A Reddit user has shared a saddening photo of a landscaping job on a majestic old tree.
“Not sure what kind of tree it is, but it had a hell of a lot more branches and leaves on it before the landscapers got to it,” the user wrote in the body of the post. “Will it be okay? Will it leaf out again in the spring?”
The user also clarified that they live in the Pacific Northwest.
The landlord’s shoddy pruning job probably did permanent damage to the tree, as over-pruning can affect a tree’s structure and leaf-growing abilities. This is especially troubling because of trees’ positive effects on the environment and human health — studies have repeatedly proven that trees and green spaces help remove carbon pollution from the atmosphere and improve air quality, especially in urban areas. Trees also have positive effects on mental health.
Arborists shared their insights on the situation in the comment section.
“Its an oak tree, burr or white oak i think,” one user explained. “It will leaf out again but the damage has been done. We are taught never to take more than 30% of the canopy in any 1 pruning session. Certainly seems like more than that here.”
The user went on to explain why the over-pruning probably caused permanent damage.
“The tree now has to use tons of energy to try and close those wounds and its ability to photosynthesize has just been dealt a blow,” they wrote. “Luckily [we’re] heading into dormant season. The tree most likely isn’t going to die but in the next 3 years if you see signs of decline you can def point a finger at this pruning job.”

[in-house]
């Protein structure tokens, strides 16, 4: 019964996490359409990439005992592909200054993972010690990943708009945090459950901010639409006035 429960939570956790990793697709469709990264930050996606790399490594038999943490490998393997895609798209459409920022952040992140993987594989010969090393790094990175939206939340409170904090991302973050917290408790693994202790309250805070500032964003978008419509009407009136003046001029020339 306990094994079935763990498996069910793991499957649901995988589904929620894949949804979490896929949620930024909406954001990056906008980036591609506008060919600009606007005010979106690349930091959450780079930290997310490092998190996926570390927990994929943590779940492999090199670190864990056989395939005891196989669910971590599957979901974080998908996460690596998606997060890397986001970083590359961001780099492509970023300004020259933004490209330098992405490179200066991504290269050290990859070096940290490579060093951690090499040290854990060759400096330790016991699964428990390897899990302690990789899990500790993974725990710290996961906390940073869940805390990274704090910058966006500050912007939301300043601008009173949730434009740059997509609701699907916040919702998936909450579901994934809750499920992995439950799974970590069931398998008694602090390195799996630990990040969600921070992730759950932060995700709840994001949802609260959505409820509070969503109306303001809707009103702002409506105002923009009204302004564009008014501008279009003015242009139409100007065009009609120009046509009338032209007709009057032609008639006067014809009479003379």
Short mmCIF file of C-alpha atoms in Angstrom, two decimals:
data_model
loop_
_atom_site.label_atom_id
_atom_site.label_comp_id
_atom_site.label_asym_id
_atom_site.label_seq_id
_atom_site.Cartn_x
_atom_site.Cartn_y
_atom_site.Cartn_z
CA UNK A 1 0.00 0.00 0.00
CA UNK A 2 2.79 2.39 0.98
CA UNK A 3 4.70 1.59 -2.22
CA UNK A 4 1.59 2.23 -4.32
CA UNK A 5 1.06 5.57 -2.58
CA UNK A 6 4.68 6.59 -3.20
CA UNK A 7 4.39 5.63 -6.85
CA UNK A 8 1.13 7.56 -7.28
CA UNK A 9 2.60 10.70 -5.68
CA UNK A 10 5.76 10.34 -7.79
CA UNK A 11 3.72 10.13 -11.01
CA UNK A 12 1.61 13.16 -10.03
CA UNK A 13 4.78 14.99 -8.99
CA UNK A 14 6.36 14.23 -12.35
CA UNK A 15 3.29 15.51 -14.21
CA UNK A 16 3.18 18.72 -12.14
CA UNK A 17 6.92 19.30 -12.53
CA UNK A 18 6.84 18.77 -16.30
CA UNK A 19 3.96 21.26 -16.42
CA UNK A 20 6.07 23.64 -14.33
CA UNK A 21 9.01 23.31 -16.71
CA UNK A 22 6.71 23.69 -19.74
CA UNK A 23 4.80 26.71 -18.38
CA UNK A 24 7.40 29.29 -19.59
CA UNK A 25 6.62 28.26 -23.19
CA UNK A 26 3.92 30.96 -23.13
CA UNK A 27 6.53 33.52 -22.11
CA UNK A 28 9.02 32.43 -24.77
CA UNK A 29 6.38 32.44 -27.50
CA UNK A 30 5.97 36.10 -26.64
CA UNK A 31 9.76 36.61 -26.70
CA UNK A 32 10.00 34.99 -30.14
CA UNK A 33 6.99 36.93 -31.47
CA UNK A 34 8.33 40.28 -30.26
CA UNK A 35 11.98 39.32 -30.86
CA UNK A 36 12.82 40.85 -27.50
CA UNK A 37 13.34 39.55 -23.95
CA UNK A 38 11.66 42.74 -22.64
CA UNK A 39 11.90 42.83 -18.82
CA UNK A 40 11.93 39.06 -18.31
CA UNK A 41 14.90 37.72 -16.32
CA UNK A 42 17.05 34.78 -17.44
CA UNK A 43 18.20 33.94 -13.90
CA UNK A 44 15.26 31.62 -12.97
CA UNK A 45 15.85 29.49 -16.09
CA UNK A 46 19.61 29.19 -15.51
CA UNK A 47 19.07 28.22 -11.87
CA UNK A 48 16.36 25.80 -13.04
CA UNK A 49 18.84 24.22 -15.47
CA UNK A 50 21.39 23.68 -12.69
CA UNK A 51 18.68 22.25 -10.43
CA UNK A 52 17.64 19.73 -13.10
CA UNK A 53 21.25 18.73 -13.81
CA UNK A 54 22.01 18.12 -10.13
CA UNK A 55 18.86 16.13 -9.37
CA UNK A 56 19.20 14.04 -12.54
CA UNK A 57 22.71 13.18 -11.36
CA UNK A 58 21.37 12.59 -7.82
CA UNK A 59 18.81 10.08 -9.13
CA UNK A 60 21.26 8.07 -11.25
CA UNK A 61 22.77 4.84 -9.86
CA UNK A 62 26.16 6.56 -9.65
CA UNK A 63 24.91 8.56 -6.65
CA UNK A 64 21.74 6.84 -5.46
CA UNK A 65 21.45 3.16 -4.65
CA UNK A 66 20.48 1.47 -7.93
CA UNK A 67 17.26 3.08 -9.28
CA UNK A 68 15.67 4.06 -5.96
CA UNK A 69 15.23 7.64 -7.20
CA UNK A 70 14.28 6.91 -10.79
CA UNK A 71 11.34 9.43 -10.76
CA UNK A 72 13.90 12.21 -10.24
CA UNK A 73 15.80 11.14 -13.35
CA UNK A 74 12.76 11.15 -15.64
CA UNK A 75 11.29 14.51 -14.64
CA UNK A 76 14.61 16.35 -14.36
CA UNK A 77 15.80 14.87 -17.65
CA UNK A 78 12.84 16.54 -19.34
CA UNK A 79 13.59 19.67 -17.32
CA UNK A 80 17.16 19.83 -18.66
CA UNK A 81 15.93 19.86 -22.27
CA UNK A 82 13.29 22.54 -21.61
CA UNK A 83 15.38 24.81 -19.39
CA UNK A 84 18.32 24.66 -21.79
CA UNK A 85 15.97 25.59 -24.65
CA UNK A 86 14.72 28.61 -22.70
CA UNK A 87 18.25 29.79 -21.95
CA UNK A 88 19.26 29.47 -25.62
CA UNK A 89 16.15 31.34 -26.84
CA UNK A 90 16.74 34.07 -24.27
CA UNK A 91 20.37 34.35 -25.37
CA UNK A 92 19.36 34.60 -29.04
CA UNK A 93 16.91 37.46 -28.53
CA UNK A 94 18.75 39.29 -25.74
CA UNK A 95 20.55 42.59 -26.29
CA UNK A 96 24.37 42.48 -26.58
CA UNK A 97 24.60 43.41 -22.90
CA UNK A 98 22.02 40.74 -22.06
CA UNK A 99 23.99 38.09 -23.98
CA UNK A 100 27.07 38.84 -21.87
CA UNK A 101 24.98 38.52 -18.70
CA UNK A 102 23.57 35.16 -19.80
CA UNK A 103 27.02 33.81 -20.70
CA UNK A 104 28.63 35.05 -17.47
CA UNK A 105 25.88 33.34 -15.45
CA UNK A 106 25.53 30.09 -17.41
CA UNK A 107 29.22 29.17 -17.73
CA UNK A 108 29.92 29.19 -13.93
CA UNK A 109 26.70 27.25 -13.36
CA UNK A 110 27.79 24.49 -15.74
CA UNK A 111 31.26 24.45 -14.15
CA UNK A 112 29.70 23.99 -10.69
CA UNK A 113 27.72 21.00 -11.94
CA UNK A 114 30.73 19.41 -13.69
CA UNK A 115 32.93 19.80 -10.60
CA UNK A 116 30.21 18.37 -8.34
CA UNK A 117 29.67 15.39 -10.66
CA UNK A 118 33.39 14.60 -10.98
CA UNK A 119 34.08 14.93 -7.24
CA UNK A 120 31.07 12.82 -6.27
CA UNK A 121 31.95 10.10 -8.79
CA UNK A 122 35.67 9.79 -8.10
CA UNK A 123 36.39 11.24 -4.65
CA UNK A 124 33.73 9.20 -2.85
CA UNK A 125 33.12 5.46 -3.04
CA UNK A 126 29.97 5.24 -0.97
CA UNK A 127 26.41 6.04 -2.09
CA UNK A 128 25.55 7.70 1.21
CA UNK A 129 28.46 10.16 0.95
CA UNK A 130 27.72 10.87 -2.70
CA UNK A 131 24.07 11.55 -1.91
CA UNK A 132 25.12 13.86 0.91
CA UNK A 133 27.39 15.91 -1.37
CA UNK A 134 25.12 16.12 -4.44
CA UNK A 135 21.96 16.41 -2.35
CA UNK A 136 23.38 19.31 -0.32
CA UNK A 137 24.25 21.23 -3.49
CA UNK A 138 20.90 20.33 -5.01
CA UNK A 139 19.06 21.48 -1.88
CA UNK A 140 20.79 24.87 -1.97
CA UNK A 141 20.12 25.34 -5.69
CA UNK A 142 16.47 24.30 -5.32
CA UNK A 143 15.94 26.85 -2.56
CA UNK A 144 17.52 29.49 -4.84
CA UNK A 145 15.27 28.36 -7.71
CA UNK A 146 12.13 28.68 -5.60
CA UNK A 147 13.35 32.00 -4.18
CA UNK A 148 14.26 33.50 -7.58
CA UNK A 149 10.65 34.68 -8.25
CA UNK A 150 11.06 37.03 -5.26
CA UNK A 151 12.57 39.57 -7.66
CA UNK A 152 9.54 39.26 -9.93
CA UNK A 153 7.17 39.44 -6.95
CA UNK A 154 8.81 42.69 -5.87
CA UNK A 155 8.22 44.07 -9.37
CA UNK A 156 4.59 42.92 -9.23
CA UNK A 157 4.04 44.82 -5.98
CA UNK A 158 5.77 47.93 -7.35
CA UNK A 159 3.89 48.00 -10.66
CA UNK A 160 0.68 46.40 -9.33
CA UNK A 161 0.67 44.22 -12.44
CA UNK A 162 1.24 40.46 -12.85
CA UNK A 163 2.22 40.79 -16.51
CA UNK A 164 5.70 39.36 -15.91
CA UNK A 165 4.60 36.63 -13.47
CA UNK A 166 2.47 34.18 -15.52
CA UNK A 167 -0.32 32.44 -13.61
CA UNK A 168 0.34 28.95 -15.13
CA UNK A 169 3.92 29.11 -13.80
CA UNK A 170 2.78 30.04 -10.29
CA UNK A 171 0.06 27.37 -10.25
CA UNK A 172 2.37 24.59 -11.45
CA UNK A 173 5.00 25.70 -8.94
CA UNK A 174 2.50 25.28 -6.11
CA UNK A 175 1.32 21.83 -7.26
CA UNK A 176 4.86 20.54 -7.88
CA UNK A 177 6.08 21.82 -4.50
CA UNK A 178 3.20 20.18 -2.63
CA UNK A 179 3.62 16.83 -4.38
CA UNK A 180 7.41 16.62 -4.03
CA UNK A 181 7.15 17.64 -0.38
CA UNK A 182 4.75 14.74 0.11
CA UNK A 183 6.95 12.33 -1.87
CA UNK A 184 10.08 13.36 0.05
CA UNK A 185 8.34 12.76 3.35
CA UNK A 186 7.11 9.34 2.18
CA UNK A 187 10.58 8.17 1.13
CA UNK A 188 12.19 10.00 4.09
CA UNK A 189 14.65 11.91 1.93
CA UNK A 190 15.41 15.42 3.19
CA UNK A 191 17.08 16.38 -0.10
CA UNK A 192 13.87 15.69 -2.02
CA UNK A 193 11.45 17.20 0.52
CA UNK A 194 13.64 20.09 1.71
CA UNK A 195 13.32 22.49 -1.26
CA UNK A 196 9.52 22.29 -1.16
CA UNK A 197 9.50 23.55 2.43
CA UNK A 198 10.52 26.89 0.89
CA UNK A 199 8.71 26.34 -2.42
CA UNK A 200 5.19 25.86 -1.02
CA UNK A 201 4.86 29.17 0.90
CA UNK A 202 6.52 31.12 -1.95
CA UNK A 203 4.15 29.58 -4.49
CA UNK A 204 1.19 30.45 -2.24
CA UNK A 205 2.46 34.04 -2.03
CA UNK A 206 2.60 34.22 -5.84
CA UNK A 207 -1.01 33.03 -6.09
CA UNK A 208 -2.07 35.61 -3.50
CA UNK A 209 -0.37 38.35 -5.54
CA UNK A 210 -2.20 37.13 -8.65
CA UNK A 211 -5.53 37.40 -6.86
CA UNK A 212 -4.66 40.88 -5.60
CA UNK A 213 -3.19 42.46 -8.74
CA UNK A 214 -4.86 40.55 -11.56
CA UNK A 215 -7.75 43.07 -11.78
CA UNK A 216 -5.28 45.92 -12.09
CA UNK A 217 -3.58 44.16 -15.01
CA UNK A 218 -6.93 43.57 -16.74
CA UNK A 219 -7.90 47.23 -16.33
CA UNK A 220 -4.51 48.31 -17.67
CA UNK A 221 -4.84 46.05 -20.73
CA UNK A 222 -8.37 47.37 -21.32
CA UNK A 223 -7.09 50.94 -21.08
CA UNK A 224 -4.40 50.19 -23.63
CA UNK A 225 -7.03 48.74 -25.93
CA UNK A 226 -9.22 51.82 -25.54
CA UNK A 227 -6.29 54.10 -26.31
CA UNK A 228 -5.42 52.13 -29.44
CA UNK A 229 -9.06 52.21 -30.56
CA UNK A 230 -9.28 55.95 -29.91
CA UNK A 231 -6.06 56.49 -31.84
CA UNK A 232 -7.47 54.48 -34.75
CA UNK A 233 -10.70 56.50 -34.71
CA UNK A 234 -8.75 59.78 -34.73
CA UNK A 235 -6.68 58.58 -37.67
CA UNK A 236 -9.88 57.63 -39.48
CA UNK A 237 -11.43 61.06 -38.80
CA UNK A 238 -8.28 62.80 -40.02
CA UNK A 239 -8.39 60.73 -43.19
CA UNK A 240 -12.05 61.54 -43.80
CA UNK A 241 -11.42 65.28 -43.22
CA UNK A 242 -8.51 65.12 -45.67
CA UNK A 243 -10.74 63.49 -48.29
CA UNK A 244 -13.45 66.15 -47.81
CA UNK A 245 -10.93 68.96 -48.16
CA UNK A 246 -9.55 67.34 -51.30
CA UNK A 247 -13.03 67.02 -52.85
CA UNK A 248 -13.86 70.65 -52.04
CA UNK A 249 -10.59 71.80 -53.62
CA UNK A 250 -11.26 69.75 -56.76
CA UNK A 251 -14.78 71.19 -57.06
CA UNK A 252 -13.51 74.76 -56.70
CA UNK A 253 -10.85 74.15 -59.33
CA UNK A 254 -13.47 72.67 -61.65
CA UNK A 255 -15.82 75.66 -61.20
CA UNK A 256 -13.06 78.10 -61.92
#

“I wish I had a before photo,” the OP responded. “I literally cried when I saw this ‘pruning’ job.”
“The unsealed wounds are a great vector for pathogens and insects to stress the tree and allow decay,” another user said. “The almost complete removal of the photosynthetic area is a big stress for the tree in springtime. The structure is permanently ruined, outside of expensive reconstructive pruning.”
Plant destruction is just one of many issues that people face with hostile landlords and homeowners associations. These disruptive parties are doing no favors to tenants or the environment — some are obstructing solar panels, while others are cracking down on personal gardening and discouraging electric vehicles.
It’s unfortunately quite common to meet resistance from an HOA when making changes or improvements to your property. It can be frustrating, but there are plenty of ways to enact change if you know where to start.
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